A distracted driving accident can happen for the following reasons:
- Hundreds of thousands of billboards line streets and highways across the United States.
- The average American checks his/her phone nearly one hundred times a day.
- The use of Bluetooth music entertainment in the car has skyrocketed.
From 2018 to 2019, the number of deaths from distracted driving accidents increased by almost 10%.
Many states have passed laws to try and penalize the use of phones while driving. However, many of these laws are not preventative. Enforcing them is difficult, as well. It is hard to tell when drivers are not paying attention to the road. That is why the aftermath of distraction-related accidents can be tricky to navigate—determining fault isn’t always clear-cut.
Types of Distractions
Overall, there are three main types of distractions. They deal with vision, touch, and mental awareness. It is important to remember that anyone can get sidetracked while driving. People like to think of themselves as the exception, but research shows that most people are inefficient at multitasking.
Oftentimes, drivers take their eyes off the road and cause an accident.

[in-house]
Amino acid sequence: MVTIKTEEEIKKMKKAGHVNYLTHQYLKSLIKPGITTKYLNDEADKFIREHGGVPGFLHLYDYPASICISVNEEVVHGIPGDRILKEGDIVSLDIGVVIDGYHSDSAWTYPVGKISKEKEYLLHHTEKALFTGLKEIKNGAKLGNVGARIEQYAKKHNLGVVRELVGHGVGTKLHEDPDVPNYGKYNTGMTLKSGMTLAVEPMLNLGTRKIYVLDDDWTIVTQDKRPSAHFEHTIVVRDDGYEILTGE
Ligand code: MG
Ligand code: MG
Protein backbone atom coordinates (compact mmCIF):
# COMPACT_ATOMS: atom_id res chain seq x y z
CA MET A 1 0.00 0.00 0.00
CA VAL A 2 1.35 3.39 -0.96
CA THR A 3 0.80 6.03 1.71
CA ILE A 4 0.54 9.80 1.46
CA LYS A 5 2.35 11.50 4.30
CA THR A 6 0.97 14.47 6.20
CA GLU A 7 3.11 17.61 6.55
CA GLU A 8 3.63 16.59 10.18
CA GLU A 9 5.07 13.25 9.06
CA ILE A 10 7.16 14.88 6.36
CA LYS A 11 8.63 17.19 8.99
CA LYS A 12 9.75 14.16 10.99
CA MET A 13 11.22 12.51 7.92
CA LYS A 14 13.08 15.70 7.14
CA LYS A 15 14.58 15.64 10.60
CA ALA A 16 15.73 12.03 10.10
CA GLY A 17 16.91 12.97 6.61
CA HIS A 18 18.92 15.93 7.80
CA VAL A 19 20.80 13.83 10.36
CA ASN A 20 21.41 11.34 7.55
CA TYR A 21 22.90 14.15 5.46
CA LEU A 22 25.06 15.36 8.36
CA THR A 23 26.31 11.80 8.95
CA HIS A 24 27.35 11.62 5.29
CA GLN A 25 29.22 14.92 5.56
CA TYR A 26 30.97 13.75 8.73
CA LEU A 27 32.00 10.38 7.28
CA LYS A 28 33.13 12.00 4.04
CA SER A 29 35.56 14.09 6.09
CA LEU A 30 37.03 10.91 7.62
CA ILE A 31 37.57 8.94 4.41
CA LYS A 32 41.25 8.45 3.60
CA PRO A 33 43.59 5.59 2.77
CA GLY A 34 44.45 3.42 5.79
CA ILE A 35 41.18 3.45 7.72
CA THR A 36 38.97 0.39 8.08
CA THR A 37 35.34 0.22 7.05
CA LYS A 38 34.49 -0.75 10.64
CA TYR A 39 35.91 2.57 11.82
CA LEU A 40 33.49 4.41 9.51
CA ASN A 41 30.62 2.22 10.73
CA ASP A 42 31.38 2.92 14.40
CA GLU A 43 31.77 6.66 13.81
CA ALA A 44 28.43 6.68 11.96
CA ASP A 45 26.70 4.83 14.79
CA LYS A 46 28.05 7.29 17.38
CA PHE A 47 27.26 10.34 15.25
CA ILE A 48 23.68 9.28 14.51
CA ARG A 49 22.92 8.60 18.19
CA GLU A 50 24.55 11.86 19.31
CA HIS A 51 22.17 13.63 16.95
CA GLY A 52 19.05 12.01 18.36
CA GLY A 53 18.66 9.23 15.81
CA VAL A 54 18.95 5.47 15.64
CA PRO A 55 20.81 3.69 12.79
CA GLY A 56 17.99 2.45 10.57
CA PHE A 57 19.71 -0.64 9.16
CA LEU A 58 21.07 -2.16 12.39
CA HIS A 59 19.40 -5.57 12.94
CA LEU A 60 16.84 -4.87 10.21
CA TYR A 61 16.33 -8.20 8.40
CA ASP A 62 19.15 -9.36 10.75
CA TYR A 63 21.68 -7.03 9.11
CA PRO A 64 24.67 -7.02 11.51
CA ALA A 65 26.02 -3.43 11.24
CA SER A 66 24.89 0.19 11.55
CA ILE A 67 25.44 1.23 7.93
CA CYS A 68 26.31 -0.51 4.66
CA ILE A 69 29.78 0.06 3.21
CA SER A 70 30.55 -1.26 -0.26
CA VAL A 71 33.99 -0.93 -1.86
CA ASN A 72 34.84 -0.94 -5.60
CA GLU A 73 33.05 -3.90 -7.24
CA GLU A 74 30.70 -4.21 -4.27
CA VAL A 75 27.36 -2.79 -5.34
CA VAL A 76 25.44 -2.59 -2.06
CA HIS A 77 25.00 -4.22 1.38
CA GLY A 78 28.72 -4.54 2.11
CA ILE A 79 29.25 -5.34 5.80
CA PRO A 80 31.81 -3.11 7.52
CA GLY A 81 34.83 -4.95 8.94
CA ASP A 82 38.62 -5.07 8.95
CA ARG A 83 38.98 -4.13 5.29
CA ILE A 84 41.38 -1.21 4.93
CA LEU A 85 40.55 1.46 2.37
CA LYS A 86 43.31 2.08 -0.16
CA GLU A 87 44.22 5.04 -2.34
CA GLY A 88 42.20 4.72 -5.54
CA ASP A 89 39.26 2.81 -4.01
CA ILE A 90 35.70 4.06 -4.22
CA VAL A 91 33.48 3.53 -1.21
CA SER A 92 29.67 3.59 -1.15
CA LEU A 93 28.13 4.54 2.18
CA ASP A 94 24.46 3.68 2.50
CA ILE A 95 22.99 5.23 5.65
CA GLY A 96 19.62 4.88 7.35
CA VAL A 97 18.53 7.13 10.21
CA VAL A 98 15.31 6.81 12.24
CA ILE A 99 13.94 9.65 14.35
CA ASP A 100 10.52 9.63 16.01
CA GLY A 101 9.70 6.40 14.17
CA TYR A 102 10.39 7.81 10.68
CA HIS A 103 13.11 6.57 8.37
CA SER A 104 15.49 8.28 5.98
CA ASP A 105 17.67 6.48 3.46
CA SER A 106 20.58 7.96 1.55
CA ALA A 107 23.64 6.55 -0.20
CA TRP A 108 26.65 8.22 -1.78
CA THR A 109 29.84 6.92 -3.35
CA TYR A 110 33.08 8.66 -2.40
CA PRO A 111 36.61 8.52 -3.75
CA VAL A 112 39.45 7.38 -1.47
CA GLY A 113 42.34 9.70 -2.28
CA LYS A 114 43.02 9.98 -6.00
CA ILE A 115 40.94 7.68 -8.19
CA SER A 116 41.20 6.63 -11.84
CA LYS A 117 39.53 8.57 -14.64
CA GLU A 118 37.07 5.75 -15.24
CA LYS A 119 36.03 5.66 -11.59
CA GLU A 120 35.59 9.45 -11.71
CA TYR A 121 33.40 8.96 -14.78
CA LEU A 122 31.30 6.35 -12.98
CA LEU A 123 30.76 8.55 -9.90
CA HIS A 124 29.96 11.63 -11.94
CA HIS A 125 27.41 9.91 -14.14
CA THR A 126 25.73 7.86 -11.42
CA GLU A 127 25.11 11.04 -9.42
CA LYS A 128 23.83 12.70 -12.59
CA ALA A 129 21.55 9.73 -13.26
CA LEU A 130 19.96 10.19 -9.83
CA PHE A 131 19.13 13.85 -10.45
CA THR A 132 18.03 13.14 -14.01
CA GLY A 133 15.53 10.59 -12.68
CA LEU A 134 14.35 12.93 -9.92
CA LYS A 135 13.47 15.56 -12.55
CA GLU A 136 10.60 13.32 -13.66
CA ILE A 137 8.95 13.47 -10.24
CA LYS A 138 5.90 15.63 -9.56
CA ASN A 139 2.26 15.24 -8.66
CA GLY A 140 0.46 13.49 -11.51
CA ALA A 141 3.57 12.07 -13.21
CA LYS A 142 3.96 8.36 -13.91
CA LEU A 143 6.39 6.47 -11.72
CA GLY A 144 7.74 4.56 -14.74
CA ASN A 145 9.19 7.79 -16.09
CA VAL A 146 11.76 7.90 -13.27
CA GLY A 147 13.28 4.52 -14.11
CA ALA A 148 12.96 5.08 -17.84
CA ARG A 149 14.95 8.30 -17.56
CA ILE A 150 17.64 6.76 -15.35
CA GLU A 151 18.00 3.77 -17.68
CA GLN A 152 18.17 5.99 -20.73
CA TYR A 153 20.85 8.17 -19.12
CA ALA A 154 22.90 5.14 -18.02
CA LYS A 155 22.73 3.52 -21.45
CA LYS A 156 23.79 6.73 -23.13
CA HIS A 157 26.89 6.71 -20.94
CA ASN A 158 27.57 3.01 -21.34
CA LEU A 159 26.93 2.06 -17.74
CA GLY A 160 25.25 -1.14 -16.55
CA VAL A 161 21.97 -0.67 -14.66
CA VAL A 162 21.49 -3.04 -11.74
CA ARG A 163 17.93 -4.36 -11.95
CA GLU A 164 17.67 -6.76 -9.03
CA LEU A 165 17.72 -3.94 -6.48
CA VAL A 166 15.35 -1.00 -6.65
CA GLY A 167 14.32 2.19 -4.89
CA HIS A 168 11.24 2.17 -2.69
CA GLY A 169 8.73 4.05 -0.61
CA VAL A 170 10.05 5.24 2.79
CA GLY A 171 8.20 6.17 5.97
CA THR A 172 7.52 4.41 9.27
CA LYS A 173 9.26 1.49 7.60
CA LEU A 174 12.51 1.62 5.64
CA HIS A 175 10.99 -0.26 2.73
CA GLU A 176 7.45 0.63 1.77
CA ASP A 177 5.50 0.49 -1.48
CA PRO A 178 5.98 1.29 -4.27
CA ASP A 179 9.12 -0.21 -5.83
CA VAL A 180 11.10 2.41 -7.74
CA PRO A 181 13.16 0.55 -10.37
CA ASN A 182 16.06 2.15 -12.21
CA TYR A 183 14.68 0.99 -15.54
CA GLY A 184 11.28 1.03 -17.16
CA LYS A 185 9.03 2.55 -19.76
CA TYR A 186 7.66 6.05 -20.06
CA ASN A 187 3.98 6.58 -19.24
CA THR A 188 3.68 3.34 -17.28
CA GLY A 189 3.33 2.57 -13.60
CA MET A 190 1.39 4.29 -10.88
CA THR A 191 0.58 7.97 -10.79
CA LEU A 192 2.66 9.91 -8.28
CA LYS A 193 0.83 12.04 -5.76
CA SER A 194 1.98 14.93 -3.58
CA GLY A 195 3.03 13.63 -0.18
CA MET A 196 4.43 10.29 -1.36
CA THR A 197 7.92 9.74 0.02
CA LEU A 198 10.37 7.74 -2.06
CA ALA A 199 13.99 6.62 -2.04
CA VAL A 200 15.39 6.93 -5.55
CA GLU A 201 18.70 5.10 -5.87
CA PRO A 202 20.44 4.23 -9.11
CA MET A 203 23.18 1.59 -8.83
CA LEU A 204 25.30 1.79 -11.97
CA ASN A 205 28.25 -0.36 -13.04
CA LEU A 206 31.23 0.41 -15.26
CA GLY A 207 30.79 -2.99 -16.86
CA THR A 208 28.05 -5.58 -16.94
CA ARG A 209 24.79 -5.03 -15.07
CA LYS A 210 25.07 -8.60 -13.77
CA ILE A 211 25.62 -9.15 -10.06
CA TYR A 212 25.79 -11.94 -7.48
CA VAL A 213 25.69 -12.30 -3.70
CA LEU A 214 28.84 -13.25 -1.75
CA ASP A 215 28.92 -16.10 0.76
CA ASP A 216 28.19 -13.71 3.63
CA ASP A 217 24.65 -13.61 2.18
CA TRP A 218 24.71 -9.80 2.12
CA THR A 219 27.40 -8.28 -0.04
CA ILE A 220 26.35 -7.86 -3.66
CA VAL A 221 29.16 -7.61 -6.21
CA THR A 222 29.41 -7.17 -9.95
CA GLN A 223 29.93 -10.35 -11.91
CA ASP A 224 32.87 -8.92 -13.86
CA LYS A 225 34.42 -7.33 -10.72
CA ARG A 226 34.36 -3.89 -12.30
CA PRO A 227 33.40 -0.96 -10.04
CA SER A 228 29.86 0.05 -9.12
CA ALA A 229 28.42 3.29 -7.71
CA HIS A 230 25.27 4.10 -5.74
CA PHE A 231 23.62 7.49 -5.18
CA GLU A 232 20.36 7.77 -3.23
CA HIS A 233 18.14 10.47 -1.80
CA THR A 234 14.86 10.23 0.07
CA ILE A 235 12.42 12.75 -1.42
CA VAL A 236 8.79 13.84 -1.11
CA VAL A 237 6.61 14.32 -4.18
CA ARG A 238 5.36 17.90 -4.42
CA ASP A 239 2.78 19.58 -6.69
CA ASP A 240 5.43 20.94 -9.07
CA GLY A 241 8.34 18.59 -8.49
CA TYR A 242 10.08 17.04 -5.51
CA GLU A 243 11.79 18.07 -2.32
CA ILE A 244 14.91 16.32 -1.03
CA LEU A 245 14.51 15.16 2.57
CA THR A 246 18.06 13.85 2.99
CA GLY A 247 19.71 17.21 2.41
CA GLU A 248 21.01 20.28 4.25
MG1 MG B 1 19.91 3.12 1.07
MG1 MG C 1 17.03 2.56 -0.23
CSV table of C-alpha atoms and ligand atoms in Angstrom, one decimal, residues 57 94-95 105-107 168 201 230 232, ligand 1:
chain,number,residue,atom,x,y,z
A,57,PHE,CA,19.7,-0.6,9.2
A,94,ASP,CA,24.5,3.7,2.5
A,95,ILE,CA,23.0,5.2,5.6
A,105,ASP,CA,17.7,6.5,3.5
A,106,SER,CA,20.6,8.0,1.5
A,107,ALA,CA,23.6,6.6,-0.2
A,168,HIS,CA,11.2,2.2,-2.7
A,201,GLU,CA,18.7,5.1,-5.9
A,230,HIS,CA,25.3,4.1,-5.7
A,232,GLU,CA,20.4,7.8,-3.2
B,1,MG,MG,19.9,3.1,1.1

A powerful example from Rural Mutual Insurance Company demonstrates how dangerous this can be. It explains that a driver going 65mph would travel the length of a football field (and then some) if he took his eyes off the road for two seconds. This does not even include other factors like:
- How old is the car?
- How much experience does the driver have?
- Is the car well-maintained?
- Are there distractions inside the car (noises, children, etc.)?
- What type of terrain/road is the person driving on?
- How fast is the car going?
- How much does the car weigh? (Heavier car = longer time to stop)
There are many reasons why drivers lose visual contact with the road. Some of the most common reasons include:
- Looking at a phone
- Reading directions
- Dropping something on the car floor
- Watching other cars and/or pedestrians
- Trying to read street signs
- Looking at passengers in the car
These milliseconds of distraction can quickly drag out into full seconds. Once your eyes have been off the road long enough, you can drift into other lanes, rear-end people in front of you, or hit a pedestrian (just to name a few).
Another type of distraction is touch—or taking your hands off the wheel. Like those in the vision category, these interruptions are momentary but make a significant impact. Losing grip of the steering control can be even more devastating in certain areas. If you are on a relatively empty highway or road, you may have time to course correct. When there is heavier traffic or you are in an area with very little to no shoulder (EX. residential streets), this can take you off the road completely.
Here are many reasons why people take their hands off the wheel:
- Opening food packages and/or eating
- Changing music
- Texting on the phone
- Pouring drinks
- Looking for something
- Applying makeup
- Fighting with passengers
- Looking up directions